I’ve always been a city-dweller and nature-lover. Not a nature-lover as someone in sandals to be made fun of, but really receiving solace and power from natural spaces. Before my ‘official’ awakening, Nature was my main source of a greater reality. Today, I continue to have deep reverence for her and speak on her behalf on this blog, and in various avenues of activism.

This isn’t about granola. It’s about humanity’s symbiotic relationship with Nature. Nature was here first. Planet Earth is Nature. There was only earth to walk on before cobblestones and later concrete and asphalt. We accept that roads and tall buildings are our normal environment; that’s all we’ve known. But what’s under our feet?

When we’re in a parking lot, our thoughts aren’t about what was there before (a meadow, a stream). Our thoughts are about, “Is she leaving so I can park closer?” When we enter a structure of glass and steel we don’t think, “I wonder if there was a stand of trees here?” We think, “I hope the line isn’t long at the bank.”

We are disconnected from our home. Not the one with a mortgage, but the one that enlivens us and is one of the greatest gifts we’ve ever had the privilege to receive.

Reverence, love and gratitude for Nature has also been part of all the enduring teachings we have had access to throughout history.

In an attempt to get closer to Japanese culture and thinking so that my understanding and passing on of Reiki is enhanced and grounded, I started reading a delightful book:

Shinto Meditations for Revering the Earth by Stuart D. B. Picken.

Shinto is Japan’s native spirituality, born of the earth. It was there before Buddhism and permeates Japanese society even today. It’s a nature-based teaching and practice that is accessible to everyone. I want to share the very clear lens on Nature that’s available through this natural tradition.

In Shinto, observation (kannagara) is the first step. Picken writes:

Look at nature, looking beyond either its beauty or the scars caused by human activity. Ponder anew the mystery of creation, growth, and sustenance, as well as nature’s capacity to to heal and renew. Wonder at the infinity of the cosmos. the myriad of stars and planets, and the unique position of the earth that permits the delicate balance for life to exist. Consciousness of the great flow of the cosmos is awareness of kannagara, the movement of the divine within us and around us. Observation with an open mind helps purify our vision.

There are specific meditations in Shinto which Picken presents as “litanies” that he has written specifically for his book. There’s such truth and inspiration in these passages, and unfortunately I can only quote a few, and excerpts at that.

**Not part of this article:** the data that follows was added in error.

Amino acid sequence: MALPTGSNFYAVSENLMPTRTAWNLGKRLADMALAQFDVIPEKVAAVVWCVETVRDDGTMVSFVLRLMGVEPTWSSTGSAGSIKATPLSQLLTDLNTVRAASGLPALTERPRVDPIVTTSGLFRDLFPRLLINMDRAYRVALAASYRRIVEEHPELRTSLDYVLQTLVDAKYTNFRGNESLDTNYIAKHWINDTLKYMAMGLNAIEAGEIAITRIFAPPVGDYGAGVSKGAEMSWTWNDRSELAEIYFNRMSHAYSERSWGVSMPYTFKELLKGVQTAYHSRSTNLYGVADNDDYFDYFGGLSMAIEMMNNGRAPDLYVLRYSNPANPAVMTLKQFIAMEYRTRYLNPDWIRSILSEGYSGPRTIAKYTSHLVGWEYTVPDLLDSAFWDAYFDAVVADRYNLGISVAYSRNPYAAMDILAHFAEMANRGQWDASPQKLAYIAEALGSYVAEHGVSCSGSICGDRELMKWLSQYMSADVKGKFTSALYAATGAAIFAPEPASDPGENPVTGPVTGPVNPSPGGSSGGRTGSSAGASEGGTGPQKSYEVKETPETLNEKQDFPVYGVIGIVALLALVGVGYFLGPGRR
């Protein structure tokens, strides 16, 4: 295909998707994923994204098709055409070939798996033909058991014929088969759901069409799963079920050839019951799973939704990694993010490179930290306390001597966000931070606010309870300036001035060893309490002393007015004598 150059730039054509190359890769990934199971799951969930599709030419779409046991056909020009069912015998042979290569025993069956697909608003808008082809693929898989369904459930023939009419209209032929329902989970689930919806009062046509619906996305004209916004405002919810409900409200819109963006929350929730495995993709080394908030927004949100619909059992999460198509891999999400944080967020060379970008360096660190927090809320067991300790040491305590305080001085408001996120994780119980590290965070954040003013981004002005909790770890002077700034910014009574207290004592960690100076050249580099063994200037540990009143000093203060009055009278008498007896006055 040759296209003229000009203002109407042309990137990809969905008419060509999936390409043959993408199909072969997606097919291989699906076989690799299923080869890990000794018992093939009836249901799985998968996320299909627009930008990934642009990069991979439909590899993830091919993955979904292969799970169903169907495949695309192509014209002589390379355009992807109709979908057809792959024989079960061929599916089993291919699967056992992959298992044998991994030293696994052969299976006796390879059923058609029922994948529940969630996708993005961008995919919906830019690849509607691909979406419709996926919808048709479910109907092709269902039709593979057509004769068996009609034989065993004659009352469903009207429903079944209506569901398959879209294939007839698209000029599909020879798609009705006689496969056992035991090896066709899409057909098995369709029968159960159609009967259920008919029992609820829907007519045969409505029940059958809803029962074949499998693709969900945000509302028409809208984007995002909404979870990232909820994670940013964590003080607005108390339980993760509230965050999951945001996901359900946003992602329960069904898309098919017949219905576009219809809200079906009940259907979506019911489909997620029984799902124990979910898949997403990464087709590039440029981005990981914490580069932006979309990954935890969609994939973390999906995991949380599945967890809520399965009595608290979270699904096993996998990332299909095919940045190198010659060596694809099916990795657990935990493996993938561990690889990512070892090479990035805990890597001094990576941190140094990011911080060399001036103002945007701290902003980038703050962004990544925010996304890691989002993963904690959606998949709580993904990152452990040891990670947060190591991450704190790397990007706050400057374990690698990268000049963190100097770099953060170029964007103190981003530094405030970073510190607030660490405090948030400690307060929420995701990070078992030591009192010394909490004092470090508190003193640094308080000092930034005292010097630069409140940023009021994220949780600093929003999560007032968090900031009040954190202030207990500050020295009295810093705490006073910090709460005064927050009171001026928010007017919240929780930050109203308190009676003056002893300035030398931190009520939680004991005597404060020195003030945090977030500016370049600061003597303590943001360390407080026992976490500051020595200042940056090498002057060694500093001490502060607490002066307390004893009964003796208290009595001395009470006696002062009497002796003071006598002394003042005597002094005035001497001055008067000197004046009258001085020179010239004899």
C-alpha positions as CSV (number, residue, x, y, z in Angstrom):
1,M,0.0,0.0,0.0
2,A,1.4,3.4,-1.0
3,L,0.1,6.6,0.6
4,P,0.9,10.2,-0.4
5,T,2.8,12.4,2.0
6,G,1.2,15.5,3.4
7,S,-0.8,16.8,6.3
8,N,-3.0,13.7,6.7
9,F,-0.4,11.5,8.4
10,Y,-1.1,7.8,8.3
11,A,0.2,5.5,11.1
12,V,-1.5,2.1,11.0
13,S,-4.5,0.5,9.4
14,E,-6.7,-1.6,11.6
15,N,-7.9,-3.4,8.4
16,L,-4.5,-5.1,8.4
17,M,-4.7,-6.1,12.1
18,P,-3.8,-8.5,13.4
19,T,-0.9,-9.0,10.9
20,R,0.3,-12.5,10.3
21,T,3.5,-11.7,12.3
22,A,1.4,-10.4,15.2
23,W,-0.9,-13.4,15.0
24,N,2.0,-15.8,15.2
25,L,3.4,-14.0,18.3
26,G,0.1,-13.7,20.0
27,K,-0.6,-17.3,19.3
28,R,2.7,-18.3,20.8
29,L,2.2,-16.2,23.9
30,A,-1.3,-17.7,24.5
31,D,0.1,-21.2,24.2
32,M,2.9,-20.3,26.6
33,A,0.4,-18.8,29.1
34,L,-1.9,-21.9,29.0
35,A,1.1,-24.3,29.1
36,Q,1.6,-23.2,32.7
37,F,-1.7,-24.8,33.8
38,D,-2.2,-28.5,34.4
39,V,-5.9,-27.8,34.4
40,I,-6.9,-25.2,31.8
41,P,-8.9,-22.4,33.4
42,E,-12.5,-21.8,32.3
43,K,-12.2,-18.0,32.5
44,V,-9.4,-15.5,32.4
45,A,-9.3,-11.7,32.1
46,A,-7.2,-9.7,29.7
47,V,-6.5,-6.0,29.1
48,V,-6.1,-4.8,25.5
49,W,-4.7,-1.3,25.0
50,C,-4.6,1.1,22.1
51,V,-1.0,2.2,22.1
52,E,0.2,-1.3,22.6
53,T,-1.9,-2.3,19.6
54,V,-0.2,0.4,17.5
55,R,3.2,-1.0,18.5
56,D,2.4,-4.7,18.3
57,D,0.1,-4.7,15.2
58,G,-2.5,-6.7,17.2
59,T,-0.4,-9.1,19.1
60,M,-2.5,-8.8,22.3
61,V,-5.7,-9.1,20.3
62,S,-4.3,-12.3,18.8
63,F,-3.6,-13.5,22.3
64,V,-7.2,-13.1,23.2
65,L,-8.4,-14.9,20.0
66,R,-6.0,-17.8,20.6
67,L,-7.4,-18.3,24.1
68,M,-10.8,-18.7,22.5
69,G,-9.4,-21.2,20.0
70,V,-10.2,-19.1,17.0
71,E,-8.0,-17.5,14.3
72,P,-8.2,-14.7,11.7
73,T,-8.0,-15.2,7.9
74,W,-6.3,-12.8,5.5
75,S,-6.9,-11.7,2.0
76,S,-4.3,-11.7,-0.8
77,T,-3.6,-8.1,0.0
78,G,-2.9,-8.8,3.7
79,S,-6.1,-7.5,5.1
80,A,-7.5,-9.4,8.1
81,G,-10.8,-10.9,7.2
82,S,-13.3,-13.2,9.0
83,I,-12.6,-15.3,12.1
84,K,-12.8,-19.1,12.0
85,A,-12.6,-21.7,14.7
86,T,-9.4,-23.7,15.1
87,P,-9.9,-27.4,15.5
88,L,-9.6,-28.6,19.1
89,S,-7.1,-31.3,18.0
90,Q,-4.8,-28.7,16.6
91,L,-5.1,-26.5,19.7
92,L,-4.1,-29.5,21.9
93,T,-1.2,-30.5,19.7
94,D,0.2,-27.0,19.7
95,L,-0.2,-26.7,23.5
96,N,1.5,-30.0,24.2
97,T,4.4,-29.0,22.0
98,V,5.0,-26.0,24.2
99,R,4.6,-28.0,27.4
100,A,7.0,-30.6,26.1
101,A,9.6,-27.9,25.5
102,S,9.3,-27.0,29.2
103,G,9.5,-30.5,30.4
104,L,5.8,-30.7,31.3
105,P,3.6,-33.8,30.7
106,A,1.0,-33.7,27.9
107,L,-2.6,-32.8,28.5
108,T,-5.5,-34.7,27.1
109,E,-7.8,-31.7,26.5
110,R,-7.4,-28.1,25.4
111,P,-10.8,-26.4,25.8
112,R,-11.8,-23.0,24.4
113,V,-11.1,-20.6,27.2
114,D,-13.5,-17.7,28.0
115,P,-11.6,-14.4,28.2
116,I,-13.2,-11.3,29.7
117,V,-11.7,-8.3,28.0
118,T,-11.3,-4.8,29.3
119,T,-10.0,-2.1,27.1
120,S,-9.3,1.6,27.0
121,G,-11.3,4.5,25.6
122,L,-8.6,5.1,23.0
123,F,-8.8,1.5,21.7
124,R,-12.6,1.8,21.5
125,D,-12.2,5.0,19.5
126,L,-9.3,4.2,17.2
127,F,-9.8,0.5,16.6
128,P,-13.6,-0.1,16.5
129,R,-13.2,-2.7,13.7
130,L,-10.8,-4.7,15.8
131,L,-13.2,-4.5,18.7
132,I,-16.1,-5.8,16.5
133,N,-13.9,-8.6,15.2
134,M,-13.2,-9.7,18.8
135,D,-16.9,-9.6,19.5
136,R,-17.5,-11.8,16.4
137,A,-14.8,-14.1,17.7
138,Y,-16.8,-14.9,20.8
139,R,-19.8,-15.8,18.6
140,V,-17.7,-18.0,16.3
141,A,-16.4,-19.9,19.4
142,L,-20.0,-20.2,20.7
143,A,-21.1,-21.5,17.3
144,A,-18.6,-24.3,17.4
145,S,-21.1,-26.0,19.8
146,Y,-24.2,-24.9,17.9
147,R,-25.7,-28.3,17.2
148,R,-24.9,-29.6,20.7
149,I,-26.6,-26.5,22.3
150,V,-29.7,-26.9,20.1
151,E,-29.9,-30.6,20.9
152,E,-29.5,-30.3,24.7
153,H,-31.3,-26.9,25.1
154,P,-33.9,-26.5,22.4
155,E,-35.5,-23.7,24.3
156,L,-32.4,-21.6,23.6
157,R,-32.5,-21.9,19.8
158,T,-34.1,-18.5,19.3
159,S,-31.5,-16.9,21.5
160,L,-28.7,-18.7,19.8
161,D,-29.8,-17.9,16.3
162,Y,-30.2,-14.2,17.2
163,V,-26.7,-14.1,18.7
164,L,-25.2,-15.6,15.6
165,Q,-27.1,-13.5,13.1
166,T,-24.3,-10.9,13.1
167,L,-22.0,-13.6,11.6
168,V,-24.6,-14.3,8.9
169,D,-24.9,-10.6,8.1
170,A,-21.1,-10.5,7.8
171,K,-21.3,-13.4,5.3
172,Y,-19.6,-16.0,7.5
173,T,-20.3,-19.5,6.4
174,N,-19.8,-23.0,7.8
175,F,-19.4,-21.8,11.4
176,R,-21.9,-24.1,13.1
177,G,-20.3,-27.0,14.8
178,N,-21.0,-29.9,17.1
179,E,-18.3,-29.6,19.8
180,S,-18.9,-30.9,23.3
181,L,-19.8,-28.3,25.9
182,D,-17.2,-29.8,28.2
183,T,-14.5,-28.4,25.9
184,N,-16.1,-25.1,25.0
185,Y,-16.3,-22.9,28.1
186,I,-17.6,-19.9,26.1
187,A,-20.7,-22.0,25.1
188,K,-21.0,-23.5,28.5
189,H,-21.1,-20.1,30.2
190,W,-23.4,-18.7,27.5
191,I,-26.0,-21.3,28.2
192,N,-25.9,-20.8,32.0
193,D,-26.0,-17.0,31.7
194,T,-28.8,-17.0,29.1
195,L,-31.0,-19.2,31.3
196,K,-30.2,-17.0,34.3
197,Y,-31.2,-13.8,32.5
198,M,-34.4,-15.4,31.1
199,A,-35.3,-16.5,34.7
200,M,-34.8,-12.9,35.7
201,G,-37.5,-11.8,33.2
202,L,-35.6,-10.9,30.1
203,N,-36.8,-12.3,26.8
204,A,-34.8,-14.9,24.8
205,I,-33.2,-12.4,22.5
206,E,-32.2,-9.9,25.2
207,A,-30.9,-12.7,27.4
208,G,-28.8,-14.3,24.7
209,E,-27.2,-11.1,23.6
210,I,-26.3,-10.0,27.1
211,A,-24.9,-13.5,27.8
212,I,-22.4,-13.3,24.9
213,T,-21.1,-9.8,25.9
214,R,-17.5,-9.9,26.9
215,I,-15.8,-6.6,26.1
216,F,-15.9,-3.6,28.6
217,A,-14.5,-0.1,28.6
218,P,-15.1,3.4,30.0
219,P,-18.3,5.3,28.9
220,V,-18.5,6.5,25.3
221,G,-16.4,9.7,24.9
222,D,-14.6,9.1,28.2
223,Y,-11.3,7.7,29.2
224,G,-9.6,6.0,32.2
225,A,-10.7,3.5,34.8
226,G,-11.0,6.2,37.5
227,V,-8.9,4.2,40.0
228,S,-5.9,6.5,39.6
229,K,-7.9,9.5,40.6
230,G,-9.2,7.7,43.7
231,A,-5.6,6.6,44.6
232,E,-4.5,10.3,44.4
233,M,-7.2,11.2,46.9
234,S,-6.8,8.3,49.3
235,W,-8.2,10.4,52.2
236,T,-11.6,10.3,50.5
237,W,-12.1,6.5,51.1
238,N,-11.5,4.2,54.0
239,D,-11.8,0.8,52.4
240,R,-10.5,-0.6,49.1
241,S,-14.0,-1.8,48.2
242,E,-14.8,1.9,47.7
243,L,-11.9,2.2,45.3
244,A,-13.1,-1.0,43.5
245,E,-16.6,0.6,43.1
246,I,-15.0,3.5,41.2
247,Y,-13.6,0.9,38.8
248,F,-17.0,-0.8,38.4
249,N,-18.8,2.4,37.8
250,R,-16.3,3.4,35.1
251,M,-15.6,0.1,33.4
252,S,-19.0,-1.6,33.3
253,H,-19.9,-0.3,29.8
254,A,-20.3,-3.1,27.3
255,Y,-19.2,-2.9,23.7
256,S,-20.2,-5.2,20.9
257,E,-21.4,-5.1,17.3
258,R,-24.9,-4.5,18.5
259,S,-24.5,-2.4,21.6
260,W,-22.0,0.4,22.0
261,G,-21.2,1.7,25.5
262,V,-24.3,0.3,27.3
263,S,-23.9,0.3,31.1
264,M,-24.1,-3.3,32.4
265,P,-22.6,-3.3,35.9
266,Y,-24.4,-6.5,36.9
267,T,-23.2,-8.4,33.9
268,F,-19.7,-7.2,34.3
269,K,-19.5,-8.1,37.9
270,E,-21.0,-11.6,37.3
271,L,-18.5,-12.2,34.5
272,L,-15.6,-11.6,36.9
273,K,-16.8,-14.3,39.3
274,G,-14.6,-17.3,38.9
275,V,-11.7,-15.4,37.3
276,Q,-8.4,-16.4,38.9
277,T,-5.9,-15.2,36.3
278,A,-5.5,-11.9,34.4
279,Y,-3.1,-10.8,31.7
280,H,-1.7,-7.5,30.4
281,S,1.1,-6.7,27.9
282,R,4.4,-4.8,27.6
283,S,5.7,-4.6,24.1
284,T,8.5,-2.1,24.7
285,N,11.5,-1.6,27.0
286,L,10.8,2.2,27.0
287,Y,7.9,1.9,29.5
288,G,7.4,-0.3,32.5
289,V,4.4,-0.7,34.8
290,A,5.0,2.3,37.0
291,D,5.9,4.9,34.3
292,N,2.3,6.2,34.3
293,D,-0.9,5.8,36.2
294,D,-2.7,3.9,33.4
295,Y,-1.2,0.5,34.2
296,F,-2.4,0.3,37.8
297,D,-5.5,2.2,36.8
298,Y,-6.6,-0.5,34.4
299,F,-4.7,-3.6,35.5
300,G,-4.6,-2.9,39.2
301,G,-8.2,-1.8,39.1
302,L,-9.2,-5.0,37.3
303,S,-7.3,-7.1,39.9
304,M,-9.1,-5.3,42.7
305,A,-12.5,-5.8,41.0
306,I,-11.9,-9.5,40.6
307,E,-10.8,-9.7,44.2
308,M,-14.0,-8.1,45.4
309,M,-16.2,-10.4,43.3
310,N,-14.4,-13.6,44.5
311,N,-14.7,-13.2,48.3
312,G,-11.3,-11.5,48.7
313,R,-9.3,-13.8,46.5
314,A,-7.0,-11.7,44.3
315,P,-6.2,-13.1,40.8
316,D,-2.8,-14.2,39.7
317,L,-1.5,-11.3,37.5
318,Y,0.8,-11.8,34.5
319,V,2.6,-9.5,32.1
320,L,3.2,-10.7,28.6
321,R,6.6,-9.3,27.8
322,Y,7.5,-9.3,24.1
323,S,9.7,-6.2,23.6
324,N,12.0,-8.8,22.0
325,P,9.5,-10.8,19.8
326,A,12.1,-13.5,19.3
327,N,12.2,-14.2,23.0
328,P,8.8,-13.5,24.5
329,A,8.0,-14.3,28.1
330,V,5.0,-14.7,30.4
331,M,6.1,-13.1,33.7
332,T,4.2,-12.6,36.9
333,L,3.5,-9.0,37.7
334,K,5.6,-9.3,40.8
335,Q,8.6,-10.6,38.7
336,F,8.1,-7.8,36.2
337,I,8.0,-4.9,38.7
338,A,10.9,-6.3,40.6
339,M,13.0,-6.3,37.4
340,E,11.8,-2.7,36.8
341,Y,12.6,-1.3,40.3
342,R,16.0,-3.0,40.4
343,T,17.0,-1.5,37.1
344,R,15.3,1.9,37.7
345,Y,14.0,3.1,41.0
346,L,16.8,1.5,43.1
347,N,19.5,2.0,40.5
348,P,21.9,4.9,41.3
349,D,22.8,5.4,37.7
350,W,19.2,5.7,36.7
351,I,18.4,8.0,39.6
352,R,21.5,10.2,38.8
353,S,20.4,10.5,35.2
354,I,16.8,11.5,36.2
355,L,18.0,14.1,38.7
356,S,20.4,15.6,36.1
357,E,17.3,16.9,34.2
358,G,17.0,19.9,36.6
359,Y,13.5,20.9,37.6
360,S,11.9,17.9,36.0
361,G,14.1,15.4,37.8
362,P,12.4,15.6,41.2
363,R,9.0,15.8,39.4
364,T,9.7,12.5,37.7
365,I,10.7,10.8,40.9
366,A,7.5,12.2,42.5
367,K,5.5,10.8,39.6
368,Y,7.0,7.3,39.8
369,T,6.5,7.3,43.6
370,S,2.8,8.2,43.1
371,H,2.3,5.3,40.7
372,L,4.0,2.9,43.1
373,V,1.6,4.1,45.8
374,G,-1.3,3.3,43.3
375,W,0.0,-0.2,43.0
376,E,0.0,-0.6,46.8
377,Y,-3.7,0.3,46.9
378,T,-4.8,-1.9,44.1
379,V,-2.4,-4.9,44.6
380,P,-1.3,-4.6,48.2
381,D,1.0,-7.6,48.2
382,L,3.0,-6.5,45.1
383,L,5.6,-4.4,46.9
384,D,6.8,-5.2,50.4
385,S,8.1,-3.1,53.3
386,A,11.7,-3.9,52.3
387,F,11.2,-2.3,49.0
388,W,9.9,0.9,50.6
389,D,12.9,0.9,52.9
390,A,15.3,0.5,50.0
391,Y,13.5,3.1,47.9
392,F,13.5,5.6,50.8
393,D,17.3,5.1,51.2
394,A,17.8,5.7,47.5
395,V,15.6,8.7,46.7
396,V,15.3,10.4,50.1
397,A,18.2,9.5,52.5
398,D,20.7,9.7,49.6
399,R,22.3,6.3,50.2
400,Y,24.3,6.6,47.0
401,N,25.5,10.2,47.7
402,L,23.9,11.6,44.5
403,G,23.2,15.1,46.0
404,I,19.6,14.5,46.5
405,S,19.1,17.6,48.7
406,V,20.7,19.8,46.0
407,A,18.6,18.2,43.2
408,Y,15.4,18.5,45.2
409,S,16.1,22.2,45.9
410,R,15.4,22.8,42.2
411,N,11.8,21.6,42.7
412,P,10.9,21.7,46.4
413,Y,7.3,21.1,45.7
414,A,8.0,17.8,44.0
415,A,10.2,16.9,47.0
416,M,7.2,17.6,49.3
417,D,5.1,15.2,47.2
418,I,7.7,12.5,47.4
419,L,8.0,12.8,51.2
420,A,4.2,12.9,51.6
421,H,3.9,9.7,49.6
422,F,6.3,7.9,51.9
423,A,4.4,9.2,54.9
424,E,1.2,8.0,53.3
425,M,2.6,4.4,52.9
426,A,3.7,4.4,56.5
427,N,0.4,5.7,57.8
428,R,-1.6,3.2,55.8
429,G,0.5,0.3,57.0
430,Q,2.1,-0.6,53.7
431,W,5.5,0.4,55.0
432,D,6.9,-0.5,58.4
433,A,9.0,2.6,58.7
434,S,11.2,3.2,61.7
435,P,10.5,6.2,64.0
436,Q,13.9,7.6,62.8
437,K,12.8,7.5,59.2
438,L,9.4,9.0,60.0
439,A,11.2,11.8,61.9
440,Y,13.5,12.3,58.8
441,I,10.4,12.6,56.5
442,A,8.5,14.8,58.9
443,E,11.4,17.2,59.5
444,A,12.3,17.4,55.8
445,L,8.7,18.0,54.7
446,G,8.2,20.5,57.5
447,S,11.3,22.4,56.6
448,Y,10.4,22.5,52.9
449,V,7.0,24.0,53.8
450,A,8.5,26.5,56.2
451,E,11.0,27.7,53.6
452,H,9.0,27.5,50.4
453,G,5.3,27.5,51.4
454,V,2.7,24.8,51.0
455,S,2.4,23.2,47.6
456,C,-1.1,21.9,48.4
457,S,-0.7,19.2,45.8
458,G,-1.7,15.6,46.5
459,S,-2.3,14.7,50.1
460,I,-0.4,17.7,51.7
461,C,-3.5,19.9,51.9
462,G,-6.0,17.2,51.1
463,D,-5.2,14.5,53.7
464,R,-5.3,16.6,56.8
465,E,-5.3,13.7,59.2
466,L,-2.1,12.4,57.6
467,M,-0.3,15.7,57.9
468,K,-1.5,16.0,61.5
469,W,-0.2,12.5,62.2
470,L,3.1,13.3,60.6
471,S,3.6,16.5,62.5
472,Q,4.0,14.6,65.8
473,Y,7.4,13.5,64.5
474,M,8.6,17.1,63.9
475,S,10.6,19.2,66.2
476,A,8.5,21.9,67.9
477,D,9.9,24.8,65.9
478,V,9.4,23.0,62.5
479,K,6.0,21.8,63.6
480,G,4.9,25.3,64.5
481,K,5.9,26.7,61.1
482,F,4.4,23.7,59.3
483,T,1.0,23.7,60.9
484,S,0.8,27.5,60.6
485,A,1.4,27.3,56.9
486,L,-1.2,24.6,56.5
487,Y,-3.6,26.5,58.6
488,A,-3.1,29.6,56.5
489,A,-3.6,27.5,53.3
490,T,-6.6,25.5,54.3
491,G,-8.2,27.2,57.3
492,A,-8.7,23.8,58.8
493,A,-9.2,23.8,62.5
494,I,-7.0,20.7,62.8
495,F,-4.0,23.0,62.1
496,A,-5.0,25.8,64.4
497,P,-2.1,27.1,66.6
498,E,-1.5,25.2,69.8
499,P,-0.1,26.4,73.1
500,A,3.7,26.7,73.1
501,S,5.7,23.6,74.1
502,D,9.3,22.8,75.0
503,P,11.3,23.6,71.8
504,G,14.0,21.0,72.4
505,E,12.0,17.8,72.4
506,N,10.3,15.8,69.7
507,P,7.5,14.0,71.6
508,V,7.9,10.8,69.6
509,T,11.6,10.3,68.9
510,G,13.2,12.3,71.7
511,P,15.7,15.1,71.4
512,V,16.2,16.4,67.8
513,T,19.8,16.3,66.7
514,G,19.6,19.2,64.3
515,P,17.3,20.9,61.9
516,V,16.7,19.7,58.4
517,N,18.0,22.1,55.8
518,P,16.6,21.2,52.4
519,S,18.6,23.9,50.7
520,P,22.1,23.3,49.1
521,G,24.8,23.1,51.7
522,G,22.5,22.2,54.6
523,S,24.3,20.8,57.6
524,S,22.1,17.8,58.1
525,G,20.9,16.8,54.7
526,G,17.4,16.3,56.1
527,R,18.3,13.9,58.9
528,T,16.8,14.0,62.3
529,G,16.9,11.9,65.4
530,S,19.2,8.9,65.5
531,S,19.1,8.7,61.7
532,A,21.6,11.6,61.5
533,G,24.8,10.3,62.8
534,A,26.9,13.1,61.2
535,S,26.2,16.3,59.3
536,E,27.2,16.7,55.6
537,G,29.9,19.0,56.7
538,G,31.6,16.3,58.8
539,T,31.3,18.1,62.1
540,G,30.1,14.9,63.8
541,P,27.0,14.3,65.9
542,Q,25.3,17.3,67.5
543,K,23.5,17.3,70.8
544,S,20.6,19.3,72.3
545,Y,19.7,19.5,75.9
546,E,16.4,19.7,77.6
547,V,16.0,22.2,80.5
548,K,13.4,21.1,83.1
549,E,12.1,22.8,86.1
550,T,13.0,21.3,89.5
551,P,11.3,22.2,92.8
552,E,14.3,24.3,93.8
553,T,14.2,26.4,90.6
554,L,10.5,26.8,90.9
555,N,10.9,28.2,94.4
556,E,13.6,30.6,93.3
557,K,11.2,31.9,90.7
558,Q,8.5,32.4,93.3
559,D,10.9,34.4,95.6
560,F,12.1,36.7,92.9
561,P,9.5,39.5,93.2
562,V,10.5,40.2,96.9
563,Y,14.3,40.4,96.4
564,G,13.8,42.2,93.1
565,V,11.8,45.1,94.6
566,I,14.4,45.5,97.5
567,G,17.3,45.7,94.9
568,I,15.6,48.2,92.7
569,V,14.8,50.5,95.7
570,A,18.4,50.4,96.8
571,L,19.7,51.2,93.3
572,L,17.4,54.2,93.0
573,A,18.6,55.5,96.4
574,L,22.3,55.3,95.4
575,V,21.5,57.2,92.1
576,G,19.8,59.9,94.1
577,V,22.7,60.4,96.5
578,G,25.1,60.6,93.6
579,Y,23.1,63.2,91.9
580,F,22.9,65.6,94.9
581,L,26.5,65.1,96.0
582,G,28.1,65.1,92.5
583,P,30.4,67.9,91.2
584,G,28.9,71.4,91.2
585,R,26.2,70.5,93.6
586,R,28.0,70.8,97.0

“In Shinto rituals, earth is the most basic of the elements. Earth is celebrated in all its fairness and beauty and in its power to feed and support life through growth and development.”

Think of how earth was conceived of as a mother and revered for her fertility, her abundant gifts, and her ability to nurture and support life

Shinto took its clues from everything around, which before industrialization was all natural. If it was there in such beauty, power and self-existent, it had to be sacred. Therefore, Shinto is non-conceptual. It’s the spirituality of place. And one of the major elements of Japanese ‘places’ is all the great waterfalls of these islands. Waterfalls are used as misogi, purification.

“Let us think of the waterfall as a concentration of beauty, power, and energy united in endlessly renewing flow.”

The Litany of the River includes many truths: “Identity amid impermanence is what gives a rivers its name.”

“In the depth and width, the river reminds us of the difficult expanses of life that must be traversed.”

Trees are greatly honored. A shimenawa (thick twisted rope) is tied around trunk to show its sacredness.

Trees teach us about growth

They also stand for shelter

They are, like water, living organisms

Ponder the meaning of growth and development

Think of how we know nature through our senses, our eyes, our taste, our sense of smell and touch, our awareness and deep intuitions

Stones, wind and lightening, and fire also have litanies in Shinto Meditations for Revering the Earth, the reading of which alone brings one closer to the natural environment that is still our home, despite pervasive and intrusive technology.

The final litany in the book is dedicated to mountains. From a Reiki perspective it’s revealing to learn that Tendai monks had a discipline called Sen-nichi-kai-ho-gyo: Running 1000 days around the peaks of Mt. Hiei “to extend and enrich the human capacities.”

Think of the idea of ascent for purification and enlightenment to a sacred place for communion with the divine

. . . Think of how it remains unchanged yet changes its mantle with the seasons

Think of it as the home of life, the source of the river, and the shelter from the winds

The way these litanies move you to a new appreciation of our lost connection with Nature is remarkable. The book’s core message is found in these two sections which are repeated in all the litanies:

Our senses have been dulled and dimmed, and we see earth not as the environment of our life, but as a tool to be used

Our senses are blind to its mystery and meaning

Our senses need purification that will enable us to see nature as our teacher and guide

And:

In opening ourselves to nature, in seeking its purification, and in hearing what it has to teach us, may we find enlightenment as we share in the fusion of ourselves with the universe that brings us back to the divine that is within the human

The final question for all of us, as Picken puts it so clearly is: “The worlds of the sociosphere and the biosphere seem very far apart. Can they meet?”

They must meet.

The Spirituality of Nature